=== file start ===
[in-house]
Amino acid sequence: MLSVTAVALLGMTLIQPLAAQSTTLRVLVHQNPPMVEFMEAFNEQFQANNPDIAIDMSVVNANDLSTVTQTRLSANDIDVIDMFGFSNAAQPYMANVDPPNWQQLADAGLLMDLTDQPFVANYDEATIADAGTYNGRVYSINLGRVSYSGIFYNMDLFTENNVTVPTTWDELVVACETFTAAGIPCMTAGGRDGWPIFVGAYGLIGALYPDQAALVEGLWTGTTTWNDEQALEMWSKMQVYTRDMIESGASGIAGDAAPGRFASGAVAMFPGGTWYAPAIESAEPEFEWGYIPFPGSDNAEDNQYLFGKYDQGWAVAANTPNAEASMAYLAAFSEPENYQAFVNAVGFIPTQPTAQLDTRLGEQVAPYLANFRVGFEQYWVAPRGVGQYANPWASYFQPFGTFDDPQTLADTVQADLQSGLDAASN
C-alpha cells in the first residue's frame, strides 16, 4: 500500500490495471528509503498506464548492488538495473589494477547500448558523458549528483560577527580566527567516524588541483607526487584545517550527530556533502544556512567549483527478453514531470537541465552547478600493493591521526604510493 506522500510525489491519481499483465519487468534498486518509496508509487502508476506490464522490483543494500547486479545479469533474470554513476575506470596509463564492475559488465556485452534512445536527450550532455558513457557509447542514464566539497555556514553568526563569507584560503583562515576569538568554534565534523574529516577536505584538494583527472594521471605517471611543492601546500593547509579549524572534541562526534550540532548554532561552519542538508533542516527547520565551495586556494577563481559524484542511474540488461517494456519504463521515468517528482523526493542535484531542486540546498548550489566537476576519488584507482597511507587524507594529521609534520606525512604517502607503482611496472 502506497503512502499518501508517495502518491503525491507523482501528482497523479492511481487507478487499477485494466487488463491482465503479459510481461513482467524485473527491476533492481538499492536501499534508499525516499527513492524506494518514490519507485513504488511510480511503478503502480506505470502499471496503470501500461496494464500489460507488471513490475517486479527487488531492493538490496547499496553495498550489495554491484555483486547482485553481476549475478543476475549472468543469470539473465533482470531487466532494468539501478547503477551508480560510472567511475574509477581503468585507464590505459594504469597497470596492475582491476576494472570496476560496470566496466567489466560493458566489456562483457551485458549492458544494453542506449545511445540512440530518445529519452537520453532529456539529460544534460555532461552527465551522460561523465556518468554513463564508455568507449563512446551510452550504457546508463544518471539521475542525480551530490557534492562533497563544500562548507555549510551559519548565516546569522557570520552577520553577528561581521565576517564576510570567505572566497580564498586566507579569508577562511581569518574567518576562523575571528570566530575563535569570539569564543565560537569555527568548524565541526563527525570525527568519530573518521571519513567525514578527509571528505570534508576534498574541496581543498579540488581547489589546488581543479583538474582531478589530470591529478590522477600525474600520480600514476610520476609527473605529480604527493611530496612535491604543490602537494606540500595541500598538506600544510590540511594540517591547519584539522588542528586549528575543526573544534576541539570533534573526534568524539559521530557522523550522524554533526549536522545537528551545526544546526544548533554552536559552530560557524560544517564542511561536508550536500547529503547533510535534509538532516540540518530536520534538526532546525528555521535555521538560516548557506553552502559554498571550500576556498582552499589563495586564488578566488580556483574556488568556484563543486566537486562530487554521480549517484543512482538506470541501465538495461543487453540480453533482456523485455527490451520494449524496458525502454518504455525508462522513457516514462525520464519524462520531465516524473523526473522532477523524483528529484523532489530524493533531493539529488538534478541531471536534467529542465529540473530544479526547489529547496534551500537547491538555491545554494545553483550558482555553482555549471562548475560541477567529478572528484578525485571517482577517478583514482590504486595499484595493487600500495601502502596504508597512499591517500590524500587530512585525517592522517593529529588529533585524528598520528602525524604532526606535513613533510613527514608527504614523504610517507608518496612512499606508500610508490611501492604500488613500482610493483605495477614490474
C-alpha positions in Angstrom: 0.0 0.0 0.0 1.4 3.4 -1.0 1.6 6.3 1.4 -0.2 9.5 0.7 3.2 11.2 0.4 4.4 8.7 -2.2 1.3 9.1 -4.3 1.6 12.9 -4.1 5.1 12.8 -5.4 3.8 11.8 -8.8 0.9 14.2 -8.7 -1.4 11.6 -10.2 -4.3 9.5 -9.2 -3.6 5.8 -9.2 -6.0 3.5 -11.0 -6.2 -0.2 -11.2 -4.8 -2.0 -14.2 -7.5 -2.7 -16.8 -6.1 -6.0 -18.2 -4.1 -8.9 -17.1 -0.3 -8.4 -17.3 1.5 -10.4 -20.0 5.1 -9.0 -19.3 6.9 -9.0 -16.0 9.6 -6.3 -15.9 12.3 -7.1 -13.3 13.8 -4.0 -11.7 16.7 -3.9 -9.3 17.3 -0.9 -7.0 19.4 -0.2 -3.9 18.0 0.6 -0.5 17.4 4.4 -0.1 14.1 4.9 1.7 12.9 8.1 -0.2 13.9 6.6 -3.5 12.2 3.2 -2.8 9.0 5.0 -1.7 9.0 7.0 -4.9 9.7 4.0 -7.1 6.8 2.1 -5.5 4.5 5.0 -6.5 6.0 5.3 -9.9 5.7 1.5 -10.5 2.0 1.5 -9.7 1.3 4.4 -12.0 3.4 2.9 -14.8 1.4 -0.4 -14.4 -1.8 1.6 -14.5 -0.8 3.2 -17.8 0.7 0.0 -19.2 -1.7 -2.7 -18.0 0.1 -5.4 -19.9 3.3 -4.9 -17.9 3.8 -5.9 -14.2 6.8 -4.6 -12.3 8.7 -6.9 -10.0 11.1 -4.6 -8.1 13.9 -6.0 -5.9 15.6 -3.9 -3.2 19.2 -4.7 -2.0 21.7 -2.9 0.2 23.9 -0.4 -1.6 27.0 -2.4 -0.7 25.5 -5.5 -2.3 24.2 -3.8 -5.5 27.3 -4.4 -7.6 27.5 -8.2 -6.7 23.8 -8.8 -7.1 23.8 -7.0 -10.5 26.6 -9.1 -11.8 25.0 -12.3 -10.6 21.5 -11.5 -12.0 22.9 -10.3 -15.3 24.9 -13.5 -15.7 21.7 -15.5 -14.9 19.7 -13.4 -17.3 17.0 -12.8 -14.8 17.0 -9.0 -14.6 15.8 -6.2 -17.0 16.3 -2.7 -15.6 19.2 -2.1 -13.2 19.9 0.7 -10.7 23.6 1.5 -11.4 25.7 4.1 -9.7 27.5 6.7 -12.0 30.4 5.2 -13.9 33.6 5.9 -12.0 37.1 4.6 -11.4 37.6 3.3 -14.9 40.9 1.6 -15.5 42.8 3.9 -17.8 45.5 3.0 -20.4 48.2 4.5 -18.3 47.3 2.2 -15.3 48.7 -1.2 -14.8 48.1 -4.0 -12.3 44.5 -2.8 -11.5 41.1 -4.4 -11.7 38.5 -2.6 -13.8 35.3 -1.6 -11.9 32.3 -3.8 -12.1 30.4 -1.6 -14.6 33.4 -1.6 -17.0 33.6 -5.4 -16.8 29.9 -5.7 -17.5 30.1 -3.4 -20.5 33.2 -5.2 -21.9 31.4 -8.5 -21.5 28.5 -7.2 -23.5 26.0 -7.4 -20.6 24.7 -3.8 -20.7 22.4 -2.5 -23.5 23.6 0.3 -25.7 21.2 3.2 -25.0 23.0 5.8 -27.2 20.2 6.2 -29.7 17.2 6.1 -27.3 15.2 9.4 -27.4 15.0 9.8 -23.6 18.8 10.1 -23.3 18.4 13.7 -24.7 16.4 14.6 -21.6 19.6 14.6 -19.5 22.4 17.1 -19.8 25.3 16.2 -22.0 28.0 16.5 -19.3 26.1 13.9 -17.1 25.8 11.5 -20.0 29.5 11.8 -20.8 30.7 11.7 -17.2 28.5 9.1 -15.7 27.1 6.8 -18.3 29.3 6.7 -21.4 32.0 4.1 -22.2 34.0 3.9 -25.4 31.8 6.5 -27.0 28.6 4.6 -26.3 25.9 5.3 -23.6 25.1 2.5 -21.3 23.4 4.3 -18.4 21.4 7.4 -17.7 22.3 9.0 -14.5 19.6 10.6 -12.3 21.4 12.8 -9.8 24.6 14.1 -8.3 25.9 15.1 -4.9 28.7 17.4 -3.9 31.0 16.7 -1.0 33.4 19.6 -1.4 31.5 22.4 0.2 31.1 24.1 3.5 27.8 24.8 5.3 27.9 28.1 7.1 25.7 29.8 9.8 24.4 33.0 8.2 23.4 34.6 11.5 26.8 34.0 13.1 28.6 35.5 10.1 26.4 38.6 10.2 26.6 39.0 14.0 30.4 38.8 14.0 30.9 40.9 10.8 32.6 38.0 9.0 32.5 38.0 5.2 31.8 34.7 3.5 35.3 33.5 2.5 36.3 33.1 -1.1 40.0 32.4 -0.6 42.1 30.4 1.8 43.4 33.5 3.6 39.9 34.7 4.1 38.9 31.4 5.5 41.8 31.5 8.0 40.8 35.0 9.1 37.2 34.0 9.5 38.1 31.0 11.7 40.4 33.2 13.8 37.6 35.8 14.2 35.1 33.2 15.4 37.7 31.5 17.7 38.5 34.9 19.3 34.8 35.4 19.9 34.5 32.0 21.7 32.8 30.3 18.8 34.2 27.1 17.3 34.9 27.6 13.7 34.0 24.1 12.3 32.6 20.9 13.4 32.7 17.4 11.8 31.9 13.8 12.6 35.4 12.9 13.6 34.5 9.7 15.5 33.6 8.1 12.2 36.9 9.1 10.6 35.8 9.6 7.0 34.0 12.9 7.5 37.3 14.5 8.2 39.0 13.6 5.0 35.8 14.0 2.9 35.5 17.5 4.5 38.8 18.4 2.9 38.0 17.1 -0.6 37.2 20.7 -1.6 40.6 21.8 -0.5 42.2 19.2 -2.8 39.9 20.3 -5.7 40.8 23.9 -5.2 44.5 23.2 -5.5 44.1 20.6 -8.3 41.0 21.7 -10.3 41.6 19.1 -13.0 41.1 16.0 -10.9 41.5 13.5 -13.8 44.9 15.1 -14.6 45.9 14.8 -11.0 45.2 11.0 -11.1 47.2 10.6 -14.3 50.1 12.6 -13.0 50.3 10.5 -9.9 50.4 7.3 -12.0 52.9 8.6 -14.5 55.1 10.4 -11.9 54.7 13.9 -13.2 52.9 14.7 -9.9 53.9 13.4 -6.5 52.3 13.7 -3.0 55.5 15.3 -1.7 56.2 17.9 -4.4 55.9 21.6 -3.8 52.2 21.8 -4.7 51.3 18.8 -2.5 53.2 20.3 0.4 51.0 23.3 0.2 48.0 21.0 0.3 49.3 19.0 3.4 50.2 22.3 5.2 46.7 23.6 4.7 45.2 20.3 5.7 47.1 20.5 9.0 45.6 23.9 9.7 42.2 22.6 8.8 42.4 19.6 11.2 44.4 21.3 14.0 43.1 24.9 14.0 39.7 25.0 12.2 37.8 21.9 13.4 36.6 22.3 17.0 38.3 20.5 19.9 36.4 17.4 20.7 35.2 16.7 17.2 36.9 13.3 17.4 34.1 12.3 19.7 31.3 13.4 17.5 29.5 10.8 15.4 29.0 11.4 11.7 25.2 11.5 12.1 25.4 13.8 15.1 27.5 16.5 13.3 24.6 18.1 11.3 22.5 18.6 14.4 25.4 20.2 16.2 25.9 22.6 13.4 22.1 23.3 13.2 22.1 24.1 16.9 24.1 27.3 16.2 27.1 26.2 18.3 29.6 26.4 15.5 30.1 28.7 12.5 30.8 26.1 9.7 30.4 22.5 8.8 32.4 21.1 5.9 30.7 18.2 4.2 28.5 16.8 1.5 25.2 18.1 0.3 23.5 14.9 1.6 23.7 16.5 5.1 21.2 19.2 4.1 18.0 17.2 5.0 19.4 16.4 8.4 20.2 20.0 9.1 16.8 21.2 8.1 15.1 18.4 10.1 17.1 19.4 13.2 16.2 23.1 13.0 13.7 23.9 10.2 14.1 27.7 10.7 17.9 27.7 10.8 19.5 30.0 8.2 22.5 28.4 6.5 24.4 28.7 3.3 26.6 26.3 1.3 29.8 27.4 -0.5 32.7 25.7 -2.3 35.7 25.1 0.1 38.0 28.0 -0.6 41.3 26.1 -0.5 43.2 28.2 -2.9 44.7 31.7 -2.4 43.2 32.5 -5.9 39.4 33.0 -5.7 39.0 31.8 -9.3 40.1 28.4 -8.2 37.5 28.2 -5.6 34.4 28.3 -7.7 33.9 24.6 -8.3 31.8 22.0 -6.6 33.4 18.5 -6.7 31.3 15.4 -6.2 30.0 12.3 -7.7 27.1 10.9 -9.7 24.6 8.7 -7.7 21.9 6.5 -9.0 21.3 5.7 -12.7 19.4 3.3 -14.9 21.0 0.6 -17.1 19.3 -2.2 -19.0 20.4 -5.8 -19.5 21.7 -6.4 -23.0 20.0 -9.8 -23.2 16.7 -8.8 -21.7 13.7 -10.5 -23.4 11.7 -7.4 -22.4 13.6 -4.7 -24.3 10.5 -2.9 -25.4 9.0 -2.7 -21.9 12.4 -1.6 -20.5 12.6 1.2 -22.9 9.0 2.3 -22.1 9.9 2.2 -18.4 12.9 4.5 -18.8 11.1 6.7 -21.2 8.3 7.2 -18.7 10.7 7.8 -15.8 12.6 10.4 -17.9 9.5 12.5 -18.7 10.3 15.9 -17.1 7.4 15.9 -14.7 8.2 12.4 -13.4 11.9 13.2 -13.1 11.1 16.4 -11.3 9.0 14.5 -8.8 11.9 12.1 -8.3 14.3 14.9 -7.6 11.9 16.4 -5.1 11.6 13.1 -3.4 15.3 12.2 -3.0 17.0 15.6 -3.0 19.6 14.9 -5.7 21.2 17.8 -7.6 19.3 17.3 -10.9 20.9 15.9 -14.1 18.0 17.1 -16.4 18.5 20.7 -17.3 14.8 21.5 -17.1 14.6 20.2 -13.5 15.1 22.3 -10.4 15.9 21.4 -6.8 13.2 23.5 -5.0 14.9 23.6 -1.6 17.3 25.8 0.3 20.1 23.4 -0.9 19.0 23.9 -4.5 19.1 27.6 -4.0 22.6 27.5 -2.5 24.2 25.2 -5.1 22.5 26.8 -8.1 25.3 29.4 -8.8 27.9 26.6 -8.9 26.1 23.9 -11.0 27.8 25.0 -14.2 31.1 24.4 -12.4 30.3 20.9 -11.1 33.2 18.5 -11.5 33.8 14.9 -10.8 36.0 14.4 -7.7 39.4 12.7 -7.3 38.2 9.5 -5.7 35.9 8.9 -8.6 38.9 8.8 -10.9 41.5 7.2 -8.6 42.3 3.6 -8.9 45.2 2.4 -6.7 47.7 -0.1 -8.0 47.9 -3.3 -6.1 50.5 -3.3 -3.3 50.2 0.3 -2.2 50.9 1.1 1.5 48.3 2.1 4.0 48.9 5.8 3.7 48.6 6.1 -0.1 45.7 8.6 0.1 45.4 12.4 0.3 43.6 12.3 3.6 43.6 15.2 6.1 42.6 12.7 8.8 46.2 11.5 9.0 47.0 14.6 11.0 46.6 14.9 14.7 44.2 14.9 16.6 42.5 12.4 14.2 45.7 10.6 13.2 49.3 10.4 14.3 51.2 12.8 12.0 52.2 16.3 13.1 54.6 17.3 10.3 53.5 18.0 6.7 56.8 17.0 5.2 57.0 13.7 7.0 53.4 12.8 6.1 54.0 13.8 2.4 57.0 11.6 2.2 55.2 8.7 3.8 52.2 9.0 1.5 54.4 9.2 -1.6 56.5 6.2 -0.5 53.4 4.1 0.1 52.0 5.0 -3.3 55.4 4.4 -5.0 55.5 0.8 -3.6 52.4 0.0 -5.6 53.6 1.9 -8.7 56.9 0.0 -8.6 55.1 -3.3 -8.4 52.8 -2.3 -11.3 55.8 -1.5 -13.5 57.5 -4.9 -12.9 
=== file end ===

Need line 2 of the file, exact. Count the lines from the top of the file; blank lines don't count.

Amino acid sequence: MLSVTAVALLGMTLIQPLAAQSTTLRVLVHQNPPMVEFMEAFNEQFQANNPDIAIDMSVVNANDLSTVTQTRLSANDIDVIDMFGFSNAAQPYMANVDPPNWQQLADAGLLMDLTDQPFVANYDEATIADAGTYNGRVYSINLGRVSYSGIFYNMDLFTENNVTVPTTWDELVVACETFTAAGIPCMTAGGRDGWPIFVGAYGLIGALYPDQAALVEGLWTGTTTWNDEQALEMWSKMQVYTRDMIESGASGIAGDAAPGRFASGAVAMFPGGTWYAPAIESAEPEFEWGYIPFPGSDNAEDNQYLFGKYDQGWAVAANTPNAEASMAYLAAFSEPENYQAFVNAVGFIPTQPTAQLDTRLGEQVAPYLANFRVGFEQYWVAPRGVGQYANPWASYFQPFGTFDDPQTLADTVQADLQSGLDAASN